The war started in my third form at school, which made a difference to life. There was no sport at school any more. We all had to do two nights of fire watching in the school, every week. This meant that you were given a bucket of sand and a long handled shovel and told that, if an incendiary bomb fell through the roof, you had to cover it with sand and get rid of it. Luckily, we didn’t get any incendiary bombs at our school, but we did get a shower of shrapnel from the anti-aircraft shells. Another very good thing for me during my school days: I had a friend whose father worked with Barr and Stroud, an optical company. He gave me reject lenses, with which I was able to make my own telescope and my own camera and enlarger.
Glasgow University shrouded in mist
And, towards the end of your schooling, you caught a glimpse of Glasgow University and you decided that you were going to get there, if you possibly could.
Yes. When I was about 13, my father and I drove to Glasgow and I saw this wonderful building in the mist. At that time in Scotland you got a lot of mist—there were these beautiful buildings in the mist—and I’d made up my mind, by hook or by crook, I was going to get there, if possible.
And you did.
I did. I entered university in 1942, in the middle of the war. What was a great help to any Scottish boy at that time was that the Carnegie Trust gave £50 to any Scottish boy who wanted to go to university, and that was a tremendous help to my parents. At the time I started university, there were only science, engineering and medical students, because all the arts ones had been conscripted into the army, Also, we were given only two years and nine months deferment from military service—that was to complete a fouryear honours degree. The way the university achieved this was by cutting out all the vacations. Thus, the minute you’d finished the nine months of one year, you then started immediately the next year. So that, they reckoned, in two years nine months you could cover the whole four-year degree.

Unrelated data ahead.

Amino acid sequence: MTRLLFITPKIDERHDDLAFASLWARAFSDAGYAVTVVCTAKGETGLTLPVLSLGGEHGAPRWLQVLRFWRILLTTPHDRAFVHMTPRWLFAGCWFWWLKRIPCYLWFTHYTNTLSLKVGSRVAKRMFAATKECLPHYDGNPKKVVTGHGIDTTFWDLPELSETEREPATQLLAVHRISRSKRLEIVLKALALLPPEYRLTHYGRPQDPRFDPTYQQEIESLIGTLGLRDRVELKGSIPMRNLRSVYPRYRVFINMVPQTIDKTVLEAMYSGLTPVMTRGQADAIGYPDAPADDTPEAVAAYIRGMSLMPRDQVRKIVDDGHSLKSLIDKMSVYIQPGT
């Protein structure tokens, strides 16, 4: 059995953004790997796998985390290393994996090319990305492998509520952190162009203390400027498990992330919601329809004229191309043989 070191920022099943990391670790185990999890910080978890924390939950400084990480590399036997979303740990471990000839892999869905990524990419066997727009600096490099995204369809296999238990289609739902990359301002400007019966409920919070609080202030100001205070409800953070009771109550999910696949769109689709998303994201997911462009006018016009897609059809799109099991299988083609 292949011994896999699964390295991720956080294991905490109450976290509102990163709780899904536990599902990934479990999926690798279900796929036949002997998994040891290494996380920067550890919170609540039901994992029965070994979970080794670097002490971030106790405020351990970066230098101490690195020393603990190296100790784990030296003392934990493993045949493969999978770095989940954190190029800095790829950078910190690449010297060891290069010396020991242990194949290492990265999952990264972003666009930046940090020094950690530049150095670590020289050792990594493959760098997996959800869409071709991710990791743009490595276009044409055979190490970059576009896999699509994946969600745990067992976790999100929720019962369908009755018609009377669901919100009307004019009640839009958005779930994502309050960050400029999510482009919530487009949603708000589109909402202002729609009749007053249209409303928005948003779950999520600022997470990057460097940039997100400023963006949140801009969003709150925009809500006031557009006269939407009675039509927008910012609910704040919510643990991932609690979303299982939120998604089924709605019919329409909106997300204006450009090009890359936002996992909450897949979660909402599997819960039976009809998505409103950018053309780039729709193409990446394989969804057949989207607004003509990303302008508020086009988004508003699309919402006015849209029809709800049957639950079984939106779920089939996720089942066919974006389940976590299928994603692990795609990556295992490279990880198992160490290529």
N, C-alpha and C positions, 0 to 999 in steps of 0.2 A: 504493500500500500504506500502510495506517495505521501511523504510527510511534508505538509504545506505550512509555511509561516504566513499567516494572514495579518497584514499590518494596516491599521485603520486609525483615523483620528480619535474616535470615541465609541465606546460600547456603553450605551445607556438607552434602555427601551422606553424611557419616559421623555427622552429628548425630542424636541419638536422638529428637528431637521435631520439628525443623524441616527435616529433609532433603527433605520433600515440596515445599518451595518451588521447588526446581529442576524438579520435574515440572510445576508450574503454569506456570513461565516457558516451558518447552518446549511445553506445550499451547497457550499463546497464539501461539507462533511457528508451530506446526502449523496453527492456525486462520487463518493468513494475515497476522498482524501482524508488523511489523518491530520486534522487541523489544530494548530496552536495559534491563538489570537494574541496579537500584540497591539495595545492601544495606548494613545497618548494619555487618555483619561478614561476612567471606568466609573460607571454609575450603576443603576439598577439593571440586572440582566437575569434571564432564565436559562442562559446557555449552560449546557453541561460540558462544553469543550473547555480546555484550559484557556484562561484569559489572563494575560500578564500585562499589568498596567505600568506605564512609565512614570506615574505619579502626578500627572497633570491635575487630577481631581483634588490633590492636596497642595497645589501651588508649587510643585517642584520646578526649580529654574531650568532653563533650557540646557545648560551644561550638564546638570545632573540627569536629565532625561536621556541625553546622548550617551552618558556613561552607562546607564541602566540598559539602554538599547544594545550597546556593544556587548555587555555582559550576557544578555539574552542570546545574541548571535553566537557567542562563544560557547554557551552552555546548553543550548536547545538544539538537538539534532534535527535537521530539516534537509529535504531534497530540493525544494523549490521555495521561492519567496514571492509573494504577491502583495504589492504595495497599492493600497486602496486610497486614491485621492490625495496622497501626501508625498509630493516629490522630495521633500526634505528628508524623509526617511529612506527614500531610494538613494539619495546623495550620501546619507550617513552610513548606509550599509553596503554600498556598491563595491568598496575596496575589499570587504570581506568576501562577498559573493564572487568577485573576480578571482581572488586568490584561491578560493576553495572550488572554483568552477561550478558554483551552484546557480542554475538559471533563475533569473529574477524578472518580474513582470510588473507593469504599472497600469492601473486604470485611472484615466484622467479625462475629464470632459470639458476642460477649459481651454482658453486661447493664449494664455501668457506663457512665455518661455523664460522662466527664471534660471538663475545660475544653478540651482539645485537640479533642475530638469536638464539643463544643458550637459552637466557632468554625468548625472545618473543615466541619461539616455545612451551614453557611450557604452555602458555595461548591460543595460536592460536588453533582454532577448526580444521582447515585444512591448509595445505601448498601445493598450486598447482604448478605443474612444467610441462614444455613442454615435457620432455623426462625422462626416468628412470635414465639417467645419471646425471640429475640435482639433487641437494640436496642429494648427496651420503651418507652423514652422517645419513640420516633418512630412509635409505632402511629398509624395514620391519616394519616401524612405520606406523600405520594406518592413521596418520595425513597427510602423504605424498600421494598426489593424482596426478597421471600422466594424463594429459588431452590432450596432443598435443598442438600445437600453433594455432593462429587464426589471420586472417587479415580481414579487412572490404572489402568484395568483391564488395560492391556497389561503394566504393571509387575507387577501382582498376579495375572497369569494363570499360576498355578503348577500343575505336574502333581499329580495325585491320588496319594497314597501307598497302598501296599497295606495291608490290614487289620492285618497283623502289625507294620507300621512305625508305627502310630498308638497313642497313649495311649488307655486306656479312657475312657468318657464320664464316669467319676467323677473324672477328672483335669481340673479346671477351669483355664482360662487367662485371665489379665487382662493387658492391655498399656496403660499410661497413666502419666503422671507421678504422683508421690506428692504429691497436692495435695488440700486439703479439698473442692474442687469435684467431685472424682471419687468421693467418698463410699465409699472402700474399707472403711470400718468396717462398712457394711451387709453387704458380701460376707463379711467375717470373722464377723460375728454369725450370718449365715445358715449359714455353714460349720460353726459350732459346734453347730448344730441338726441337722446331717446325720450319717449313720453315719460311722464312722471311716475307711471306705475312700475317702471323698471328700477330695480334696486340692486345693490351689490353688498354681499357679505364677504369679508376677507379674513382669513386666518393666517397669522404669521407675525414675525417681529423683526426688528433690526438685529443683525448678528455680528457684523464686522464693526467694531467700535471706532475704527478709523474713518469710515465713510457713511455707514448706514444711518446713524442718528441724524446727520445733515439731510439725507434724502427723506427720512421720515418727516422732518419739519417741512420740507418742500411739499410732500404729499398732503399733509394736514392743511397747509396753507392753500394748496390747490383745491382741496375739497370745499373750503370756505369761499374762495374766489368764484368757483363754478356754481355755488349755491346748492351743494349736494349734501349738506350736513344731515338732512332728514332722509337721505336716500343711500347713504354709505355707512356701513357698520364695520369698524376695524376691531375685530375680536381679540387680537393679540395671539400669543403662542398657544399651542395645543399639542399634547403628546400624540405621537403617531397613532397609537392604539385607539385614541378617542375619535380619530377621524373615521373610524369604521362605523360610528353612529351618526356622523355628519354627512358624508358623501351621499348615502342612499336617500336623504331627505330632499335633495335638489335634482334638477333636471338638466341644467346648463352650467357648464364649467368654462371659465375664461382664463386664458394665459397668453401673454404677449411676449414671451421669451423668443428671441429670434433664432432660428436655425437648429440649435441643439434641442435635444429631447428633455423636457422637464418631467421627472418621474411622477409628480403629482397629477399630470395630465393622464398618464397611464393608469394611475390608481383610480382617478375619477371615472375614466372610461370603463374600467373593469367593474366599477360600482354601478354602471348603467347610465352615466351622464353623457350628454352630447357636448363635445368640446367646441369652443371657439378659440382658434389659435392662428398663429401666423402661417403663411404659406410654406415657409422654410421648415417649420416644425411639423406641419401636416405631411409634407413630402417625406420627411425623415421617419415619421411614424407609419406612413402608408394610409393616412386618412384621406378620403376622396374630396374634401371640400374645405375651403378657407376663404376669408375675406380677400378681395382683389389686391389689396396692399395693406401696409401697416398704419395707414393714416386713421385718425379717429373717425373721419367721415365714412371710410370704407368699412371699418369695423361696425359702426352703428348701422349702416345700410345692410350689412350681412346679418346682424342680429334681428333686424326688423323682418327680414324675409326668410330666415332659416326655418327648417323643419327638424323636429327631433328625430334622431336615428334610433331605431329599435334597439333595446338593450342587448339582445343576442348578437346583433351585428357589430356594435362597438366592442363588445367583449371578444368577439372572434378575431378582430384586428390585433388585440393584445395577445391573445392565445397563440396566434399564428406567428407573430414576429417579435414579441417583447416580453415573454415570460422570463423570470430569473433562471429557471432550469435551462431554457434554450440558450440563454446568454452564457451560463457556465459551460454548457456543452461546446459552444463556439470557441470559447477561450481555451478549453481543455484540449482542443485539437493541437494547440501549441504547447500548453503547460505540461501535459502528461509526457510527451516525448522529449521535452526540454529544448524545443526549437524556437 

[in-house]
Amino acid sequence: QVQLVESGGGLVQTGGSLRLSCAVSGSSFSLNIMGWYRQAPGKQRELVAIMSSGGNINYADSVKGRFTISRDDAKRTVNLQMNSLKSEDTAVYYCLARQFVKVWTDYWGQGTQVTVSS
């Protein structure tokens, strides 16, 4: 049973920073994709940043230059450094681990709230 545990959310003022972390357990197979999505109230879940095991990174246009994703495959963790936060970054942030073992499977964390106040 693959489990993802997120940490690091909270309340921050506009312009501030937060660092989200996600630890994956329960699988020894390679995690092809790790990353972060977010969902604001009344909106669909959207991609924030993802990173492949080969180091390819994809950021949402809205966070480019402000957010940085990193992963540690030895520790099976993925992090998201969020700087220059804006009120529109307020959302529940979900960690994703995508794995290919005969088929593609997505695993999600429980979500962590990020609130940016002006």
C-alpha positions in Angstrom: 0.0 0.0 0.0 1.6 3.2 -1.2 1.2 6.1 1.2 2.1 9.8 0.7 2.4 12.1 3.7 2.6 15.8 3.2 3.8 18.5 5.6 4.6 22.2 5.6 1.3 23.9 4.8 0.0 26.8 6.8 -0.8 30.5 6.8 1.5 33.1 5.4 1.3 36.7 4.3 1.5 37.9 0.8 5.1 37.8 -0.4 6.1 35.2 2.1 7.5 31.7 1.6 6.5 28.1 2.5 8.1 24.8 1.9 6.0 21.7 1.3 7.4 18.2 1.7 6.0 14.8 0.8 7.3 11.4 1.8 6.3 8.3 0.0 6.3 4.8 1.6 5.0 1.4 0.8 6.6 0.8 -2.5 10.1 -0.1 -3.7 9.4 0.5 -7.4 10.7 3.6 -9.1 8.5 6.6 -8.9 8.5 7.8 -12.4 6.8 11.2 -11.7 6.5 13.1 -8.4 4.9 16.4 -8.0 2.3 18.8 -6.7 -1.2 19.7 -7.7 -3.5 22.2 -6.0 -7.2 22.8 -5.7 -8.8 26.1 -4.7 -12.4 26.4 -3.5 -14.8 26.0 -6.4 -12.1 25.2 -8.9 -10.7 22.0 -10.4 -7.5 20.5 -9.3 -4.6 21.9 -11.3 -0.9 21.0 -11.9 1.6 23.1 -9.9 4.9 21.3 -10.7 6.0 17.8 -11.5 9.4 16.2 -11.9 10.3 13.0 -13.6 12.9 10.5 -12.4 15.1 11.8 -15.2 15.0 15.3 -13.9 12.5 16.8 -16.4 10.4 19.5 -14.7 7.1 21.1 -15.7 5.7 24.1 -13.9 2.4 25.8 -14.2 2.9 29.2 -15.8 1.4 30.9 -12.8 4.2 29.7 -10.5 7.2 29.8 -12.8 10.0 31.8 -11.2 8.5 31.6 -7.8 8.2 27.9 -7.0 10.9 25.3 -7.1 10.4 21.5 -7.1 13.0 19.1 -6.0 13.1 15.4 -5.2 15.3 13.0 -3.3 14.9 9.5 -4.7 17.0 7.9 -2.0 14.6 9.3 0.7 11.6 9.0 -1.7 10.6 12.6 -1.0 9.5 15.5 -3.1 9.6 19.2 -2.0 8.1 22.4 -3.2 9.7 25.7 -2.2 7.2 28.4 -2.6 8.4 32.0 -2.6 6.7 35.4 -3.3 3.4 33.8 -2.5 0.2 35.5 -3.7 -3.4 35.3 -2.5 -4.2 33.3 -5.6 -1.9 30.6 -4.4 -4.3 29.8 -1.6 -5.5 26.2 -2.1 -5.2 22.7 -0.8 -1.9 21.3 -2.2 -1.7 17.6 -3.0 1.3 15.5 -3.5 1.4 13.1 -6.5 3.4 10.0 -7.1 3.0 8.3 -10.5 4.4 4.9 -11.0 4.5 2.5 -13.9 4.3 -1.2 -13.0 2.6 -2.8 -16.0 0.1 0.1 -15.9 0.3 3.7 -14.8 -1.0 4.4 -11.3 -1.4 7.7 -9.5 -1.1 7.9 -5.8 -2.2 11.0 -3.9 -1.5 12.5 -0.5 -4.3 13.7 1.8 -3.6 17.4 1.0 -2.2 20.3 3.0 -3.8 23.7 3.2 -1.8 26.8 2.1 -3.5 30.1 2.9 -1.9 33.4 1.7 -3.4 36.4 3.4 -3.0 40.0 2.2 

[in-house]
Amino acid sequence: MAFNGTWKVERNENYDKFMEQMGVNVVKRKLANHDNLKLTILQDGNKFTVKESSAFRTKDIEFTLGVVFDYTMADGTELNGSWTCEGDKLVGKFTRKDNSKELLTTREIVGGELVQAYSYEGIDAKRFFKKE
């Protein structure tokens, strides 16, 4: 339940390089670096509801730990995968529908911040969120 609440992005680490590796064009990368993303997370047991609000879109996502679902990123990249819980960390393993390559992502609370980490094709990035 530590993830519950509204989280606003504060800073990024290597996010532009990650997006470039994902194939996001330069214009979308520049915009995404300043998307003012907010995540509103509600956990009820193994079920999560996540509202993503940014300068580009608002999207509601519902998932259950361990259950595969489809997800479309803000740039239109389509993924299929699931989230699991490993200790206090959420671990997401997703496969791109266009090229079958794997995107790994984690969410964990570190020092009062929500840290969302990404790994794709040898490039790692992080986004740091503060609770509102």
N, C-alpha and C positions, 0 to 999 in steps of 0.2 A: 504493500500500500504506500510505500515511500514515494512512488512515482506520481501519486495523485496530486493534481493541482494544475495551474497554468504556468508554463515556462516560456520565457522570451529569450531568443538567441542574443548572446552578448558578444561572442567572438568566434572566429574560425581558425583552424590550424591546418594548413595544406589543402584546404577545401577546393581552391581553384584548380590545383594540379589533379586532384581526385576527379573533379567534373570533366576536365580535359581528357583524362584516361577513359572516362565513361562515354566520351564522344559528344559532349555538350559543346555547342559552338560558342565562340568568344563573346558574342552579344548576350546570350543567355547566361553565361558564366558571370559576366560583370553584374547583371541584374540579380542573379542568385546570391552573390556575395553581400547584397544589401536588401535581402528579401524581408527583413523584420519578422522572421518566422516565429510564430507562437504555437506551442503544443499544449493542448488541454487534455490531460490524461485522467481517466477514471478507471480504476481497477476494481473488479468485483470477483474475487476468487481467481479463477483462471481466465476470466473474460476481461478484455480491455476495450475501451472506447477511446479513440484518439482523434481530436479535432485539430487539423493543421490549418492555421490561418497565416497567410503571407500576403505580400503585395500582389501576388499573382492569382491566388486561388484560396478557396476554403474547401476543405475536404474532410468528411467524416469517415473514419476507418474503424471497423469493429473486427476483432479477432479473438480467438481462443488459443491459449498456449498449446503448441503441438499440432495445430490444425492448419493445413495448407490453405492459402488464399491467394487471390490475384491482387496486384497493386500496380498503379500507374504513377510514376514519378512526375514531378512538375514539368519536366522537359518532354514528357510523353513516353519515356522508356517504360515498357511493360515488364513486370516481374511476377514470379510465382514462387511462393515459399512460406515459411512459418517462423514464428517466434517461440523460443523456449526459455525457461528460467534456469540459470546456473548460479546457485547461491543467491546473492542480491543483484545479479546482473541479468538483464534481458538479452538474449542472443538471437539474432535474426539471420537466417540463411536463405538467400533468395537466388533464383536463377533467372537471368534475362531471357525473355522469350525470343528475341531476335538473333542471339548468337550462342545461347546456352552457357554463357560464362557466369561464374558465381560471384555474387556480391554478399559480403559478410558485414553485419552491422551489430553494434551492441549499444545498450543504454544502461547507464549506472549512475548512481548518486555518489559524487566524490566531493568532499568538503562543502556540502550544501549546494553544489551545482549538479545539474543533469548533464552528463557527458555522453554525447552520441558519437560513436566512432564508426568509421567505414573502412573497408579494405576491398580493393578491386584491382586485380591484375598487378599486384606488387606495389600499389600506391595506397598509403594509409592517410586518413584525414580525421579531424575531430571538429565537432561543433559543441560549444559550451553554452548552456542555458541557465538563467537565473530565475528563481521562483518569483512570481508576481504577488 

Well, even at university it was pretty tough because you had lectures and labs on Mondays, Tuesdays, Thursdays and Fridays, and on Wednesdays, Saturdays and Sundays you had to do military parades, where you got military training as well. In a way I quite enjoyed the military service. They taught you how to use explosives. I think they had some idea of turning us all into guerilla fighters because they showed us how to use plastic explosives and shaped bombs. I never found any use for it later, but it was useful information at the time.
What impressed you most in your undergraduate years?
I think it was my first-year professor, JM Robertson. He’d been at the Royal Institution in London and came to Glasgow as his first teaching job. He was a very shy, retiring man, but he showed us a wonderful slide of a huge molecule; [whose structure was determined] using X-ray crystallography. He’d managed to show every single atom in the molecule. Nobody had ever seen anything like it. You see, at that time molecules were hypothetical things. We knew what their structure was, but nobody had ever seen one. Here, suddenly, JM showed us a picture of one that he’d actually produced by this means and this, of course, inspired me to go for X-ray crystallography.